3rd June, Indonesia – attempted boarding of ATLANTIC CANYON at Belawan Anchorage.
8th June, Indonesia – BANDAI V boarded at Belawan Anchorage. Unsuccessful armed robbery.
9th June, Malaysia – tug PU2417 boarded 6nm off Terengganu. Robbers armed with knives and firearms stole fuel and belongings.
9th June, Malaysia – an unnamed tug 30nm east of Kerteh, Terengganu was boarded by armed pirates, who took all crew members hostage before stealing property.
10th June, Indonesia – ANNA BARBARA boarded and robbed at Taboneo Anchorage.
12th June, Indonesia – attempted robber of SENTOSA RIVER at Senipah Tanker Anchorage, Balikpapan.
13th June, Indonesia – armed robbers boarded EAGLE SAN JUAN and stole property.
13th June, Indonesia – CSK BRILLIANCE boarded at Maura Jawa anchorage. Armed pirates took crew members hostage and stole property. One crew member was injured.
15th June, Indonesia – attempted boarded of EMERALD STAR at Taboneo Anchorage.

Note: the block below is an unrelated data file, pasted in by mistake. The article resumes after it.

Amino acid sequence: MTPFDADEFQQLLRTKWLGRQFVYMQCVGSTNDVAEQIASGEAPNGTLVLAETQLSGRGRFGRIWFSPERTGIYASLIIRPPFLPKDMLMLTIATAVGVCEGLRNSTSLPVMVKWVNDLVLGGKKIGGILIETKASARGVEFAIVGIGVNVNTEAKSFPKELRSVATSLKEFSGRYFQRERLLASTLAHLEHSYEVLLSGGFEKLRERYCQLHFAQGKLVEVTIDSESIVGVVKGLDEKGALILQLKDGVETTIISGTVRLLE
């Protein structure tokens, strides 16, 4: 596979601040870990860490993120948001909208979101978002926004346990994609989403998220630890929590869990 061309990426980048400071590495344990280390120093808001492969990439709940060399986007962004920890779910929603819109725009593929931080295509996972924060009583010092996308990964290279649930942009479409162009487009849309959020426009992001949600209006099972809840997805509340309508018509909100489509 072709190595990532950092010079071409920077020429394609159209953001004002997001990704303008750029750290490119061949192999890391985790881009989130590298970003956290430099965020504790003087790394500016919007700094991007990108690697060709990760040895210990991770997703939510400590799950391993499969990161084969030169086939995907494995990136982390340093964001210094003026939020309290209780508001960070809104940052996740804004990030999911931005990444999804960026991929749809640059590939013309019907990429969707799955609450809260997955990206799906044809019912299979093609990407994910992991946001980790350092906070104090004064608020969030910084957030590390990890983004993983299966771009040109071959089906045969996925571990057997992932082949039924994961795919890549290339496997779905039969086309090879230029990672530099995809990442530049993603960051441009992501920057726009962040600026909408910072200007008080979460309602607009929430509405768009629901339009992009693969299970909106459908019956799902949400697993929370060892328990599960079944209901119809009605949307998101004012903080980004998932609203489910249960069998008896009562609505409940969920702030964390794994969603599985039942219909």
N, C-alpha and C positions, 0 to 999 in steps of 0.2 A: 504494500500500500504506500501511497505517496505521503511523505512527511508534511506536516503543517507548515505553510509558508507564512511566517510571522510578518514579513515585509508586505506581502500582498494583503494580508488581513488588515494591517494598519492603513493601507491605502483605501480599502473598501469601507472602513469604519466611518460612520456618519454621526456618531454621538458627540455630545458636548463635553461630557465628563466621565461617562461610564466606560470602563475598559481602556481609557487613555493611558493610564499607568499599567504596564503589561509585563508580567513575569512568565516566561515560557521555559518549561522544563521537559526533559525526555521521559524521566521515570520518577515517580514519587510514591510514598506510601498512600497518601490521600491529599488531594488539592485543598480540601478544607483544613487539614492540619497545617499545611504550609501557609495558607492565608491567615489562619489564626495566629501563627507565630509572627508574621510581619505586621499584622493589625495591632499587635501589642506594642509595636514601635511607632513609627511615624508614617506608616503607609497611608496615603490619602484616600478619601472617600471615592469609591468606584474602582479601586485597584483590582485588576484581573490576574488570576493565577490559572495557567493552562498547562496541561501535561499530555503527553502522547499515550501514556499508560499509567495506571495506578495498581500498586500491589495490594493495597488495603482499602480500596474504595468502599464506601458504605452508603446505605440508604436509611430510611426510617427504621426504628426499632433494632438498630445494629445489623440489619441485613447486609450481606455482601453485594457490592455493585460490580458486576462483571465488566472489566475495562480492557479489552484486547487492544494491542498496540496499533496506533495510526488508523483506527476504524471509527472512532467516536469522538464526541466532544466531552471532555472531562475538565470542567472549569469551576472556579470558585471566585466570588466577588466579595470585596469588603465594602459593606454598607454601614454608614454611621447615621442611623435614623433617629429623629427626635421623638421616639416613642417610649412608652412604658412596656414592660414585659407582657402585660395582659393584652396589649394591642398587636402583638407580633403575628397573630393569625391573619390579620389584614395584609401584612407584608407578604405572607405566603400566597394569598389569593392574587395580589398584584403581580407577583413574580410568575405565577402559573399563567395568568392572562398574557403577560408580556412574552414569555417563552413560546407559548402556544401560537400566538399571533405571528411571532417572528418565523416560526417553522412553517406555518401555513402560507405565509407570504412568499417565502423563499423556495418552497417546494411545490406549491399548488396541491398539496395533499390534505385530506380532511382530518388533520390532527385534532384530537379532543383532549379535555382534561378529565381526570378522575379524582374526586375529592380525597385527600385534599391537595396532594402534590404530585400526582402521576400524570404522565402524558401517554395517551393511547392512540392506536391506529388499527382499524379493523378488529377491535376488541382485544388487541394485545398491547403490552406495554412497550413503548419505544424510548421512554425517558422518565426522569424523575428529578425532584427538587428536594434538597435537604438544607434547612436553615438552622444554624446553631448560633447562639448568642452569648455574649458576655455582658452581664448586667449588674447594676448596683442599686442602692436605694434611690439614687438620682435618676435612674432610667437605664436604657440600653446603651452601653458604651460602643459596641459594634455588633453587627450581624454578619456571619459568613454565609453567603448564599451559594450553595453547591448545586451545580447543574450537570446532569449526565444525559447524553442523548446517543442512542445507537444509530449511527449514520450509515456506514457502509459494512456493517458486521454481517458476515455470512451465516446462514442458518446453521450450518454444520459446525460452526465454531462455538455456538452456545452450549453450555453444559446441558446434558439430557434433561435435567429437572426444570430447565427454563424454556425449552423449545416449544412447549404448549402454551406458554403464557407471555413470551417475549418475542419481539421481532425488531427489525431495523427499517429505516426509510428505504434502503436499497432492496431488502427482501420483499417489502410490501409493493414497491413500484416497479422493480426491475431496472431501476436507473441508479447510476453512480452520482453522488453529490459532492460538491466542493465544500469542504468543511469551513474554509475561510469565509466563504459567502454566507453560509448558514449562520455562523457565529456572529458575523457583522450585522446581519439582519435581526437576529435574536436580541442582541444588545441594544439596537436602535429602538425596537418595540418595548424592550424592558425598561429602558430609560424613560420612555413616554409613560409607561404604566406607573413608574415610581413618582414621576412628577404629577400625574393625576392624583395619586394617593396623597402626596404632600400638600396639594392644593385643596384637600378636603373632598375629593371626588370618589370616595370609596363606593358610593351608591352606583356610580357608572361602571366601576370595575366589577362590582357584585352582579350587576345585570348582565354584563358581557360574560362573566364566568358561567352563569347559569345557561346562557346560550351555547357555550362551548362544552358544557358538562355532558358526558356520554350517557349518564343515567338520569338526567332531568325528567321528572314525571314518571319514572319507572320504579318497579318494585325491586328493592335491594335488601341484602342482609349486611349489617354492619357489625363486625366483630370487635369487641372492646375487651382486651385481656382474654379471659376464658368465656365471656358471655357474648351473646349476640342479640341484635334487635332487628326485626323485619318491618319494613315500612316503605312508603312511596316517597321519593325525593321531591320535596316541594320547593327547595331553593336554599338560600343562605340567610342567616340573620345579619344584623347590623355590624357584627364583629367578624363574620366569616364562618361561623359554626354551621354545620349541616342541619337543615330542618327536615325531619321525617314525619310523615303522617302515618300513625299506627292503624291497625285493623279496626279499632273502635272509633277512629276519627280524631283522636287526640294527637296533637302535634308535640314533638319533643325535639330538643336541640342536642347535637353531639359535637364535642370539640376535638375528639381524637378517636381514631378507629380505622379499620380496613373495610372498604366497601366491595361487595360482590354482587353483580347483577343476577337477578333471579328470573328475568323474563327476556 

16th June, Indonesia – attempted armed robbery of CMA CGM KAILAS at Jakarta Cargo Anchorage.
17th June, Malaysia – KING RIVER boarded 8nm west-northwest of Lutong, Sarawak. Aggressive pirates took hostage and beat most of the crew before escaping with property.
19th June, Indonesia – OCEAN GARNET boarded by armed robbers at Muara Jawa anchorage. Property stolen.
20th June, Indonesia – SENNA JUMBO boarded by armed robbers at Nipah Transit anchorage. One crew member threatened with a knife and property stolen.
27th June, Indonesia – attempted boarding of unnamed tanker at Jakarta Tanker Anchorage.
30th June, India – successful robbery of unnamed tanker at Kandla Inner Anchorage.